Bakeries Now Providing King Cake Trinkets On The Side Because No One Likes A Lawsuit

There are only a few foods in which it is acceptable to find artfully hidden non-food items, Cracker Jack being one and the traditional king cake, with a trinket baked inside waiting for the finder and soon-to-be anointed “king” lying in wait. But because the idea of a choking lawsuit is never a pleasant one, many bakeries are now providing the prize on the side.

Eschewing fun for safety, many chefs are selling plastic or ceramic king cake trinkets — often shaped like babies — separately from the pastries themselves, reports the Wall Street Journal.

King cakes are usually shared on Jan. 6, with whoever ends up biting the trinket inside getting dubbed the king or queen for the year during the feast of the Epiphany or Three Kings Day. Sometimes a paper crown is also included for the new royalty, making the whole thing prime fun for the younger set.

And therein lies the chance for choking on small objects in food. While the king cake or galettes des rois, as it’s known in France, might not be widespread in the United States, New Orleans natives have adopted the tradition as well, using a green and purple Danish confection as the cake instead of an almond puff pastry.

“The tradition isn’t well known at all here,” said the U.S. bakery manger for Maison Kayser, a French bakery group that bakes the trinket into galettes in other countries but not here.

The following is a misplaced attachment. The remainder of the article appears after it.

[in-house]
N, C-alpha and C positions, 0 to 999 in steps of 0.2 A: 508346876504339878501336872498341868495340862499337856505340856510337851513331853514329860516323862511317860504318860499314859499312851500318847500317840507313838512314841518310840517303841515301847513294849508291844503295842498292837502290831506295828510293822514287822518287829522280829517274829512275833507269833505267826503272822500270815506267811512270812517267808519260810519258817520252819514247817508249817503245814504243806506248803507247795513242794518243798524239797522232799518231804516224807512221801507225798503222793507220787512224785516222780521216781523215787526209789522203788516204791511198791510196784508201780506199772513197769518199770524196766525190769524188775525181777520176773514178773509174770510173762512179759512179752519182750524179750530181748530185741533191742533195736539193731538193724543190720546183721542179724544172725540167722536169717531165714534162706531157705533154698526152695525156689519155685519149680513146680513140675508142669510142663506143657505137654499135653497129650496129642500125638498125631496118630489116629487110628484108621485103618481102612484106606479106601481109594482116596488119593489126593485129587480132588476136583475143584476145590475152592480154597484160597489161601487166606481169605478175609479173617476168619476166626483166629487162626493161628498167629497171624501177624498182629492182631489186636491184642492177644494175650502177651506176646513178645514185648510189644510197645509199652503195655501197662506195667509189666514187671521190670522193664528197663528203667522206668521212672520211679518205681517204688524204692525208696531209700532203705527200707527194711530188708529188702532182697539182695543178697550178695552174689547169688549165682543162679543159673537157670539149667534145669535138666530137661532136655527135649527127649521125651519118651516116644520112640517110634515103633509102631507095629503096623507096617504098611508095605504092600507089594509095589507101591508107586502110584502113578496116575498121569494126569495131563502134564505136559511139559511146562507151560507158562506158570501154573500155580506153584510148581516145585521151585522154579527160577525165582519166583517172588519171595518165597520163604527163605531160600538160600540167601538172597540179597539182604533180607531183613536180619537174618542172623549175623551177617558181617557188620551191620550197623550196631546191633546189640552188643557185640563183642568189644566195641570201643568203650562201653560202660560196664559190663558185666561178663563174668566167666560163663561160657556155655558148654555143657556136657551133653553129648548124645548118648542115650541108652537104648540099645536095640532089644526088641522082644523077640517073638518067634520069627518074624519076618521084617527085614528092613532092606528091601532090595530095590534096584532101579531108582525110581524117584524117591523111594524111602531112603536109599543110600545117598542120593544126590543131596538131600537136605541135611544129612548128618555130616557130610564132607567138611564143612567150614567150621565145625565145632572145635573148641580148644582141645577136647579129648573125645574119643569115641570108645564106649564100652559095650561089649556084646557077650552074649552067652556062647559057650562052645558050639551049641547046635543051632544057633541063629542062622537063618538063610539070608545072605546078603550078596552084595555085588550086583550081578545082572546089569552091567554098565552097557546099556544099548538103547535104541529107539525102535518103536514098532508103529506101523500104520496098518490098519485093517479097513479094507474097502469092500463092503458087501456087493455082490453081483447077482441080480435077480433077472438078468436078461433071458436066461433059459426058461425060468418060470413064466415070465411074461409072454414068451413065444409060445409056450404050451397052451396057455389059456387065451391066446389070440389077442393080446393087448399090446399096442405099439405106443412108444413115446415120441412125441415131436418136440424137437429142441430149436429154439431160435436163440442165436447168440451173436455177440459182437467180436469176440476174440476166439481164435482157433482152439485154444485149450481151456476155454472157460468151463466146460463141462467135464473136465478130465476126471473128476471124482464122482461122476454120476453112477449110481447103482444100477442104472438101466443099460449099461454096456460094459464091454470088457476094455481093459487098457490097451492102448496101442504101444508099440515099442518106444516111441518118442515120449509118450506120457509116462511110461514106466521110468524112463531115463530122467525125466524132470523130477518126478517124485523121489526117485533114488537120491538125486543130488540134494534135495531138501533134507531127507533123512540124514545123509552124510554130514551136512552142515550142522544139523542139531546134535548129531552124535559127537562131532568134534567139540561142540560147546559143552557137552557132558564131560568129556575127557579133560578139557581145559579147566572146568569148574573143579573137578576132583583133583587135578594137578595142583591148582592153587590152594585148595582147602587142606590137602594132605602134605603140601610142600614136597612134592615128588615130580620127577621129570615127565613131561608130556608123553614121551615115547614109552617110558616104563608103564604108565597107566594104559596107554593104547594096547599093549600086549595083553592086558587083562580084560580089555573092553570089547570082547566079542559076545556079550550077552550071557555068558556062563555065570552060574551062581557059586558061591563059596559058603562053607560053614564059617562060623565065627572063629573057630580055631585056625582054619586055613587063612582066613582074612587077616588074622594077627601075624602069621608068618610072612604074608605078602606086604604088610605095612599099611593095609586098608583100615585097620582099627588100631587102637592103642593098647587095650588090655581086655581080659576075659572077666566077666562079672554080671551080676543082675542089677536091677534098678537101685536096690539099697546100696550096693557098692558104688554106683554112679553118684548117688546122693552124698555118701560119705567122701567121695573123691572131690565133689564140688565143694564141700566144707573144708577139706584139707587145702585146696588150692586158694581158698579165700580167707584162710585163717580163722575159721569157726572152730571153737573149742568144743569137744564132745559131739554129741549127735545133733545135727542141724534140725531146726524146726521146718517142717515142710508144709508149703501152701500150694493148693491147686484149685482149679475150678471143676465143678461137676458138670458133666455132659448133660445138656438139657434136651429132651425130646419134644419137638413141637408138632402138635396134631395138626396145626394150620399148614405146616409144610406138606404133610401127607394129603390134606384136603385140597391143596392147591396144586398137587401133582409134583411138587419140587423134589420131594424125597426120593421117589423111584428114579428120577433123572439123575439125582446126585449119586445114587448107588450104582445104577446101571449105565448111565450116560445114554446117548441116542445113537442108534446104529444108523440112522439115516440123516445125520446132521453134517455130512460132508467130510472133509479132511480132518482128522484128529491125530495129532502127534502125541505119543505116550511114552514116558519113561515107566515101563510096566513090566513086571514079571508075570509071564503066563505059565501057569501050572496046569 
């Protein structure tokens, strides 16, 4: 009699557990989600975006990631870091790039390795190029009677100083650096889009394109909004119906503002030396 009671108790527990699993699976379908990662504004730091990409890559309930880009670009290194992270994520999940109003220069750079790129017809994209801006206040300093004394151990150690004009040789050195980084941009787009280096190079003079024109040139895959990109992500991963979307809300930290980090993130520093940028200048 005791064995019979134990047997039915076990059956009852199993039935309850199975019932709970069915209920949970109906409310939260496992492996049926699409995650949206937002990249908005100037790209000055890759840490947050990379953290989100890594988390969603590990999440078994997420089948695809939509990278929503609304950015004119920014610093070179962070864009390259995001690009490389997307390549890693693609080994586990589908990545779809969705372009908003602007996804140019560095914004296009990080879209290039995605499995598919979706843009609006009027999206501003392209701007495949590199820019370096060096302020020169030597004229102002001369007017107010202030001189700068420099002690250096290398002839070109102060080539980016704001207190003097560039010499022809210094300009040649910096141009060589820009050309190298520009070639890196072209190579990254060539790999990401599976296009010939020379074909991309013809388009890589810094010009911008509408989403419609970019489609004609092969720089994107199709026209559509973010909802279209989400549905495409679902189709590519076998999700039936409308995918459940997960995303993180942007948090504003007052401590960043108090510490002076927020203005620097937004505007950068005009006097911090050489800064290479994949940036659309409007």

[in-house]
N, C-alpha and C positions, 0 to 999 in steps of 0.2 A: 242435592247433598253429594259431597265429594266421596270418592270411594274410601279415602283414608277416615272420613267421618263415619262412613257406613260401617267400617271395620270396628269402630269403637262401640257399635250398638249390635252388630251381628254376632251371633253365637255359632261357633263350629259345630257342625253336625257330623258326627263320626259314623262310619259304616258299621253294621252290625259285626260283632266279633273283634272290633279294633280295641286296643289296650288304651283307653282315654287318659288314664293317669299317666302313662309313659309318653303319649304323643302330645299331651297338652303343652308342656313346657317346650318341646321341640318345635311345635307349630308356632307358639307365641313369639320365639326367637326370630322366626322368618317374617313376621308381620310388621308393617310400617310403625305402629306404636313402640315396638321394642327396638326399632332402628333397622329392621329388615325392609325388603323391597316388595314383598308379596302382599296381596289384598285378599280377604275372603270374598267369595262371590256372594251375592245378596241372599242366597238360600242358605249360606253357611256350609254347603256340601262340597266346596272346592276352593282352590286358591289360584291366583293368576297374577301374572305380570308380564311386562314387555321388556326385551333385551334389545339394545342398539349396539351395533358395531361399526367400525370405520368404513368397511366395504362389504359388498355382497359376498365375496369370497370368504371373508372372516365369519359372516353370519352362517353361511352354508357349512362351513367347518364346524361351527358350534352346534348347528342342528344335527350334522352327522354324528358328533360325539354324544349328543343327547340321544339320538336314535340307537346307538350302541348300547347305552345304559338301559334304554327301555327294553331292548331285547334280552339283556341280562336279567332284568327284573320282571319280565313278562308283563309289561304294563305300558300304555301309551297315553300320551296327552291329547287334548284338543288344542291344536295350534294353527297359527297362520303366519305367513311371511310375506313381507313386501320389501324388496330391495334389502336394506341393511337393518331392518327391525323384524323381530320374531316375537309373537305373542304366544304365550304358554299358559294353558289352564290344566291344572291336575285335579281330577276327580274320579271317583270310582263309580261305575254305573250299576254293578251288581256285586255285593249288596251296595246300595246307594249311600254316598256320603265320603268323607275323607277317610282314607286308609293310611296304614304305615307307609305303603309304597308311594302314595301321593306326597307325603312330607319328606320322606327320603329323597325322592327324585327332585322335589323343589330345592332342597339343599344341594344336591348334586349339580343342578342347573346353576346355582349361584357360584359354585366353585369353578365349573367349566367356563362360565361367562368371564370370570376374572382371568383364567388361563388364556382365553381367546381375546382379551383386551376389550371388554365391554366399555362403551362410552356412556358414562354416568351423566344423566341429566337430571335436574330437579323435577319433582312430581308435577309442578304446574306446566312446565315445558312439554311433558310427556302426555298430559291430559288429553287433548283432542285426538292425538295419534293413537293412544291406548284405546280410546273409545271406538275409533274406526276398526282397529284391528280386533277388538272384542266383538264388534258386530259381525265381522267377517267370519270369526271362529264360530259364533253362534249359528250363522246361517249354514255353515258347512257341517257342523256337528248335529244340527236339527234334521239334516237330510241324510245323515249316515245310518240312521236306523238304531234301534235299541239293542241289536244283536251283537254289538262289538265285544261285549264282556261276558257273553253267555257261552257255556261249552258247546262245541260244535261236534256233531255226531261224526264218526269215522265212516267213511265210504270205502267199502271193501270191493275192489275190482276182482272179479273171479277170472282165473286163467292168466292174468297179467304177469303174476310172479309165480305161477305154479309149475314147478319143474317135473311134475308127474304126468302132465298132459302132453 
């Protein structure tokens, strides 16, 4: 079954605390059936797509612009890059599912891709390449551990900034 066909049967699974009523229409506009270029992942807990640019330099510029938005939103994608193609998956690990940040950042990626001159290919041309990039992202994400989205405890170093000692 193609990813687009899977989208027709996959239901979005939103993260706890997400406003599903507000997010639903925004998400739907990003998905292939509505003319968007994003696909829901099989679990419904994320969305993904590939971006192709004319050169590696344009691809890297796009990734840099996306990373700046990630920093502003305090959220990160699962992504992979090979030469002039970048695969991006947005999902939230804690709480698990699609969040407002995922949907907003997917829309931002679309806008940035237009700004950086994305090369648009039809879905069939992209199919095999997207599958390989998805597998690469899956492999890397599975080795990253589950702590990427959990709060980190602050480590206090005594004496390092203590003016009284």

She says that as of starting business in 2012,some people were confused to find favors inside the cakes. “People were like, ‘What is this thing doing in my cake?’ ”

While nonedible items aren’t allowed in confections in the U.S. — just try to get a Kinder Suprrise egg — the Food and Drug Administration “has not taken any enforcement action or issued any regulatory requirements specific to king cakes.”

“Any decision by the FDA to take enforcement action is guided by, among other factors, the agency’s assessment of the public-health risk presented by the particular food and the resources and tools available to the agency,” it said.

But although some bakeries are leaving the trinkets out, others are pretty sure their customers know what they’re getting and will continue to hide favors inside.

“All of our customers know there is a charm hidden inside,” says the executive assistant at New York-based François Payard. Staff know to inform customers of the charms, which this year are fridge magnets. That you are not supposed to eat, reminder.

The Surprise in Your King Cake Might Be No Prize at All [Wall Street Journal]